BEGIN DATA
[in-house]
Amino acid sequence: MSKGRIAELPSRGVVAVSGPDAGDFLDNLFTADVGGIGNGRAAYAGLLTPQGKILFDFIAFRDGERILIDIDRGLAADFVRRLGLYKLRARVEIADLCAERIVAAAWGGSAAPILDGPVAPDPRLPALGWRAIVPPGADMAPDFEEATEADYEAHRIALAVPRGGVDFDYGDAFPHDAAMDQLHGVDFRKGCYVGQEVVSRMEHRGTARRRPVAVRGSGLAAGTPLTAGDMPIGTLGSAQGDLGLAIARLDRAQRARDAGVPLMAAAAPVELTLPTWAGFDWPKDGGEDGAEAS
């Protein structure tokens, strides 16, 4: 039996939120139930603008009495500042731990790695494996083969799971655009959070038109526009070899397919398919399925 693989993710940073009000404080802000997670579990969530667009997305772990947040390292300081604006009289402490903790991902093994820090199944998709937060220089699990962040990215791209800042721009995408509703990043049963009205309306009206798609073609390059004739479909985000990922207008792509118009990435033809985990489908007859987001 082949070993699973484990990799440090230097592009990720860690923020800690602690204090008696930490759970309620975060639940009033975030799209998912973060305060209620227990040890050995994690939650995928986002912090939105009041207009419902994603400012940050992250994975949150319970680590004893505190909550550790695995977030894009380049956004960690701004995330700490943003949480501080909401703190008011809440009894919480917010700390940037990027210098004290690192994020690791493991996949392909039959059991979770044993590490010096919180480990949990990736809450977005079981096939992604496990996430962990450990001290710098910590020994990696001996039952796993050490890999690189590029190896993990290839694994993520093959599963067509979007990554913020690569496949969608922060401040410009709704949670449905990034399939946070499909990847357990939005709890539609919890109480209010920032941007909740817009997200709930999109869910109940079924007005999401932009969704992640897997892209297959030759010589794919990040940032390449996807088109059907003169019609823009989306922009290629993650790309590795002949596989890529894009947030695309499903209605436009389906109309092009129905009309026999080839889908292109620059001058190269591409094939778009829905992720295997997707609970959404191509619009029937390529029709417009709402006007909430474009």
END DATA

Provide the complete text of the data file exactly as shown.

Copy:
[in-house]
Amino acid sequence: MSKGRIAELPSRGVVAVSGPDAGDFLDNLFTADVGGIGNGRAAYAGLLTPQGKILFDFIAFRDGERILIDIDRGLAADFVRRLGLYKLRARVEIADLCAERIVAAAWGGSAAPILDGPVAPDPRLPALGWRAIVPPGADMAPDFEEATEADYEAHRIALAVPRGGVDFDYGDAFPHDAAMDQLHGVDFRKGCYVGQEVVSRMEHRGTARRRPVAVRGSGLAAGTPLTAGDMPIGTLGSAQGDLGLAIARLDRAQRARDAGVPLMAAAAPVELTLPTWAGFDWPKDGGEDGAEAS
């Protein structure tokens, strides 16, 4: 039996939120139930603008009495500042731990790695494996083969799971655009959070038109526009070899397919398919399925 693989993710940073009000404080802000997670579990969530667009997305772990947040390292300081604006009289402490903790991902093994820090199944998709937060220089699990962040990215791209800042721009995408509703990043049963009205309306009206798609073609390059004739479909985000990922207008792509118009990435033809985990489908007859987001 082949070993699973484990990799440090230097592009990720860690923020800690602690204090008696930490759970309620975060639940009033975030799209998912973060305060209620227990040890050995994690939650995928986002912090939105009041207009419902994603400012940050992250994975949150319970680590004893505190909550550790695995977030894009380049956004960690701004995330700490943003949480501080909401703190008011809440009894919480917010700390940037990027210098004290690192994020690791493991996949392909039959059991979770044993590490010096919180480990949990990736809450977005079981096939992604496990996430962990450990001290710098910590020994990696001996039952796993050490890999690189590029190896993990290839694994993520093959599963067509979007990554913020690569496949969608922060401040410009709704949670449905990034399939946070499909990847357990939005709890539609919890109480209010920032941007909740817009997200709930999109869910109940079924007005999401932009969704992640897997892209297959030759010589794919990040940032390449996807088109059907003169019609823009989306922009290629993650790309590795002949596989890529894009947030695309499903209605436009389906109309092009129905009309026999080839889908292109620059001058190269591409094939778009829905992720295997997707609970959404191509619009029937390529029709417009709402006007909430474009």